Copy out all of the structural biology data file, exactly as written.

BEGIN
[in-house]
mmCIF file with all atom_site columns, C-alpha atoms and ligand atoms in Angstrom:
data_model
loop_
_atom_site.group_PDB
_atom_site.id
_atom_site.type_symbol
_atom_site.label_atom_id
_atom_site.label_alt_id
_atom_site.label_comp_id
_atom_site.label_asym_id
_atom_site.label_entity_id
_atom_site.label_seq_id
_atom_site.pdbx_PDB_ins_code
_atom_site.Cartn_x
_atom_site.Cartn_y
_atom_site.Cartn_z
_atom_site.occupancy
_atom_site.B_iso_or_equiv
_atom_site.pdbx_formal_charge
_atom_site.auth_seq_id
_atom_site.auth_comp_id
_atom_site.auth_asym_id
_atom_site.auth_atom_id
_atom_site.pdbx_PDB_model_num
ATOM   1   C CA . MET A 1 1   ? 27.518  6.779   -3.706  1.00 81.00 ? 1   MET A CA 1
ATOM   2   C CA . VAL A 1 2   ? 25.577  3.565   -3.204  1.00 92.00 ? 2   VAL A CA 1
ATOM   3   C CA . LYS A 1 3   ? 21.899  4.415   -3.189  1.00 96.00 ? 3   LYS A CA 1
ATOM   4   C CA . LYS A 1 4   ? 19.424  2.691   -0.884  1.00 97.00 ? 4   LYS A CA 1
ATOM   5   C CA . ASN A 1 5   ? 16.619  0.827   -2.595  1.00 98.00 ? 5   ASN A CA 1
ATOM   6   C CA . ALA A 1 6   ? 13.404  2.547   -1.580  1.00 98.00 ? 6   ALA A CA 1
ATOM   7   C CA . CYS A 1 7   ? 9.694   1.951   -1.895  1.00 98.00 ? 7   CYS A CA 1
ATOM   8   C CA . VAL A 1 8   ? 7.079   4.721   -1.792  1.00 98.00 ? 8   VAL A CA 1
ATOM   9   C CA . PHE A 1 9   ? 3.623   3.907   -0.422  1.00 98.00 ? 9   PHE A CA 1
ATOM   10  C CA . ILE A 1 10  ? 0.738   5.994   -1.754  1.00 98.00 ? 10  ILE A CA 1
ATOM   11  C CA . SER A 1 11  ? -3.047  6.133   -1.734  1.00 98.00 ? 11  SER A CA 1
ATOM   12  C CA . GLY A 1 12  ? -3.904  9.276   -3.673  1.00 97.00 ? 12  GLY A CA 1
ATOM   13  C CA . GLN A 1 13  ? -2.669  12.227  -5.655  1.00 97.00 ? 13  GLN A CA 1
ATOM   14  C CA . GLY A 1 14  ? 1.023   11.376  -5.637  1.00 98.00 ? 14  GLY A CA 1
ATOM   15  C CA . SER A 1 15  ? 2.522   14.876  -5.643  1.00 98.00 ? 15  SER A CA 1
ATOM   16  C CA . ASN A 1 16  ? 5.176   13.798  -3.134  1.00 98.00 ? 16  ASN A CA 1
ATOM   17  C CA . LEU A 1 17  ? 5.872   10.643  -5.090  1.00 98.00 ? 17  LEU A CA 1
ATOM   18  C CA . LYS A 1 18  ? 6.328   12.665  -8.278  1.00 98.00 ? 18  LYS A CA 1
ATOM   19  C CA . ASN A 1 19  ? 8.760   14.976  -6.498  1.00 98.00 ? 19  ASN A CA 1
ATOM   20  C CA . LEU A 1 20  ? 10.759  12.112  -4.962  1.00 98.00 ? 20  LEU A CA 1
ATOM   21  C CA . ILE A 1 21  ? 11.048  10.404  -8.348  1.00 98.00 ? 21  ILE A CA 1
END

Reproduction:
[in-house]
mmCIF file with all atom_site columns, C-alpha atoms and ligand atoms in Angstrom:
data_model
loop_
_atom_site.group_PDB
_atom_site.id
_atom_site.type_symbol
_atom_site.label_atom_id
_atom_site.label_alt_id
_atom_site.label_comp_id
_atom_site.label_asym_id
_atom_site.label_entity_id
_atom_site.label_seq_id
_atom_site.pdbx_PDB_ins_code
_atom_site.Cartn_x
_atom_site.Cartn_y
_atom_site.Cartn_z
_atom_site.occupancy
_atom_site.B_iso_or_equiv
_atom_site.pdbx_formal_charge
_atom_site.auth_seq_id
_atom_site.auth_comp_id
_atom_site.auth_asym_id
_atom_site.auth_atom_id
_atom_site.pdbx_PDB_model_num
ATOM   1   C CA . MET A 1 1   ? 27.518  6.779   -3.706  1.00 81.00 ? 1   MET A CA 1
ATOM   2   C CA . VAL A 1 2   ? 25.577  3.565   -3.204  1.00 92.00 ? 2   VAL A CA 1
ATOM   3   C CA . LYS A 1 3   ? 21.899  4.415   -3.189  1.00 96.00 ? 3   LYS A CA 1
ATOM   4   C CA . LYS A 1 4   ? 19.424  2.691   -0.884  1.00 97.00 ? 4   LYS A CA 1
ATOM   5   C CA . ASN A 1 5   ? 16.619  0.827   -2.595  1.00 98.00 ? 5   ASN A CA 1
ATOM   6   C CA . ALA A 1 6   ? 13.404  2.547   -1.580  1.00 98.00 ? 6   ALA A CA 1
ATOM   7   C CA . CYS A 1 7   ? 9.694   1.951   -1.895  1.00 98.00 ? 7   CYS A CA 1
ATOM   8   C CA . VAL A 1 8   ? 7.079   4.721   -1.792  1.00 98.00 ? 8   VAL A CA 1
ATOM   9   C CA . PHE A 1 9   ? 3.623   3.907   -0.422  1.00 98.00 ? 9   PHE A CA 1
ATOM   10  C CA . ILE A 1 10  ? 0.738   5.994   -1.754  1.00 98.00 ? 10  ILE A CA 1
ATOM   11  C CA . SER A 1 11  ? -3.047  6.133   -1.734  1.00 98.00 ? 11  SER A CA 1
ATOM   12  C CA . GLY A 1 12  ? -3.904  9.276   -3.673  1.00 97.00 ? 12  GLY A CA 1
ATOM   13  C CA . GLN A 1 13  ? -2.669  12.227  -5.655  1.00 97.00 ? 13  GLN A CA 1
ATOM   14  C CA . GLY A 1 14  ? 1.023   11.376  -5.637  1.00 98.00 ? 14  GLY A CA 1
ATOM   15  C CA . SER A 1 15  ? 2.522   14.876  -5.643  1.00 98.00 ? 15  SER A CA 1
ATOM   16  C CA . ASN A 1 16  ? 5.176   13.798  -3.134  1.00 98.00 ? 16  ASN A CA 1
ATOM   17  C CA . LEU A 1 17  ? 5.872   10.643  -5.090  1.00 98.00 ? 17  LEU A CA 1
ATOM   18  C CA . LYS A 1 18  ? 6.328   12.665  -8.278  1.00 98.00 ? 18  LYS A CA 1
ATOM   19  C CA . ASN A 1 19  ? 8.760   14.976  -6.498  1.00 98.00 ? 19  ASN A CA 1
ATOM   20  C CA . LEU A 1 20  ? 10.759  12.112  -4.962  1.00 98.00 ? 20  LEU A CA 1
ATOM   21  C CA . ILE A 1 21  ? 11.048  10.404  -8.348  1.00 98.00 ? 21  ILE A CA 1